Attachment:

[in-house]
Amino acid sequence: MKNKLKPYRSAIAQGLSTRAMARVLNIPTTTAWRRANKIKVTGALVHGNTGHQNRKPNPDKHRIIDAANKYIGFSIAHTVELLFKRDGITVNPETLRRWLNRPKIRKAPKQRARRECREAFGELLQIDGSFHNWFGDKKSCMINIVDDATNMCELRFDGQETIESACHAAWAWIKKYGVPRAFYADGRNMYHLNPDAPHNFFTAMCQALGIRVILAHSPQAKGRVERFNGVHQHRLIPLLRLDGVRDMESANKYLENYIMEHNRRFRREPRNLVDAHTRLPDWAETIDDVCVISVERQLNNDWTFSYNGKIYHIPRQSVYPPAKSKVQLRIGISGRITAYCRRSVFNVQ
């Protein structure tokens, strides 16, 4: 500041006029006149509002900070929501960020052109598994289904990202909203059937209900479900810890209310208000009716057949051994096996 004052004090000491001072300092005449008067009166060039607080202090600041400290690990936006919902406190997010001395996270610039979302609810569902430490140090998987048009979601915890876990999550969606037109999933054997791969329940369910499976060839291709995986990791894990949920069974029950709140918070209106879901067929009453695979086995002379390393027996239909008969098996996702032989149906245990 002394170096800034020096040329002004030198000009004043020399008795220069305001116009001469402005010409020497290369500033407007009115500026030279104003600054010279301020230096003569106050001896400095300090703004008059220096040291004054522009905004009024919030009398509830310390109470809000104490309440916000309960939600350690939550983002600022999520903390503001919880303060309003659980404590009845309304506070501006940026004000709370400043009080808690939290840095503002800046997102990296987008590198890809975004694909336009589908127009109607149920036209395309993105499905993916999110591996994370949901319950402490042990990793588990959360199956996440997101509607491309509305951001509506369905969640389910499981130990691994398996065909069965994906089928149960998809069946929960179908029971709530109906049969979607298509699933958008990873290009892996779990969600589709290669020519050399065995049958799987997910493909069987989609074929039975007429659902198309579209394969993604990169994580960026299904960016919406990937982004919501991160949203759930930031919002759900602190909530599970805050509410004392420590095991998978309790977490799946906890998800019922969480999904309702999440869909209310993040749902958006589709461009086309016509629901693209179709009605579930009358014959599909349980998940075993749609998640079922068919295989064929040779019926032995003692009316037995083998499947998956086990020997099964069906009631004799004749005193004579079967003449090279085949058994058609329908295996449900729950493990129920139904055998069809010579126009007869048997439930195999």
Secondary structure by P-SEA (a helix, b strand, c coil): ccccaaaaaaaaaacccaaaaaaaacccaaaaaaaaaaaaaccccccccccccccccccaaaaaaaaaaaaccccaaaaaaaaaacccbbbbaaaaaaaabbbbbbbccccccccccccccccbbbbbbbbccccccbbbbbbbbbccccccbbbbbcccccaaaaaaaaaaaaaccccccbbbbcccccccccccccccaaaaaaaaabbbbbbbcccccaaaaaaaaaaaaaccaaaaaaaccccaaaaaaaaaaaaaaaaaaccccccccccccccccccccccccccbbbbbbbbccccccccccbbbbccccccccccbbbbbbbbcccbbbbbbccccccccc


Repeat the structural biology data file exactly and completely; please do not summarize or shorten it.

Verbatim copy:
[in-house]
Amino acid sequence: MKNKLKPYRSAIAQGLSTRAMARVLNIPTTTAWRRANKIKVTGALVHGNTGHQNRKPNPDKHRIIDAANKYIGFSIAHTVELLFKRDGITVNPETLRRWLNRPKIRKAPKQRARRECREAFGELLQIDGSFHNWFGDKKSCMINIVDDATNMCELRFDGQETIESACHAAWAWIKKYGVPRAFYADGRNMYHLNPDAPHNFFTAMCQALGIRVILAHSPQAKGRVERFNGVHQHRLIPLLRLDGVRDMESANKYLENYIMEHNRRFRREPRNLVDAHTRLPDWAETIDDVCVISVERQLNNDWTFSYNGKIYHIPRQSVYPPAKSKVQLRIGISGRITAYCRRSVFNVQ
């Protein structure tokens, strides 16, 4: 500041006029006149509002900070929501960020052109598994289904990202909203059937209900479900810890209310208000009716057949051994096996 004052004090000491001072300092005449008067009166060039607080202090600041400290690990936006919902406190997010001395996270610039979302609810569902430490140090998987048009979601915890876990999550969606037109999933054997791969329940369910499976060839291709995986990791894990949920069974029950709140918070209106879901067929009453695979086995002379390393027996239909008969098996996702032989149906245990 002394170096800034020096040329002004030198000009004043020399008795220069305001116009001469402005010409020497290369500033407007009115500026030279104003600054010279301020230096003569106050001896400095300090703004008059220096040291004054522009905004009024919030009398509830310390109470809000104490309440916000309960939600350690939550983002600022999520903390503001919880303060309003659980404590009845309304506070501006940026004000709370400043009080808690939290840095503002800046997102990296987008590198890809975004694909336009589908127009109607149920036209395309993105499905993916999110591996994370949901319950402490042990990793588990959360199956996440997101509607491309509305951001509506369905969640389910499981130990691994398996065909069965994906089928149960998809069946929960179908029971709530109906049969979607298509699933958008990873290009892996779990969600589709290669020519050399065995049958799987997910493909069987989609074929039975007429659902198309579209394969993604990169994580960026299904960016919406990937982004919501991160949203759930930031919002759900602190909530599970805050509410004392420590095991998978309790977490799946906890998800019922969480999904309702999440869909209310993040749902958006589709461009086309016509629901693209179709009605579930009358014959599909349980998940075993749609998640079922068919295989064929040779019926032995003692009316037995083998499947998956086990020997099964069906009631004799004749005193004579079967003449090279085949058994058609329908295996449900729950493990129920139904055998069809010579126009007869048997439930195999």
Secondary structure by P-SEA (a helix, b strand, c coil): ccccaaaaaaaaaacccaaaaaaaacccaaaaaaaaaaaaaccccccccccccccccccaaaaaaaaaaaaccccaaaaaaaaaacccbbbbaaaaaaaabbbbbbbccccccccccccccccbbbbbbbbccccccbbbbbbbbbccccccbbbbbcccccaaaaaaaaaaaaaccccccbbbbcccccccccccccccaaaaaaaaabbbbbbbcccccaaaaaaaaaaaaaccaaaaaaaccccaaaaaaaaaaaaaaaaaaccccccccccccccccccccccccccbbbbbbbbccccccccccbbbbccccccccccbbbbbbbbcccbbbbbbccccccccc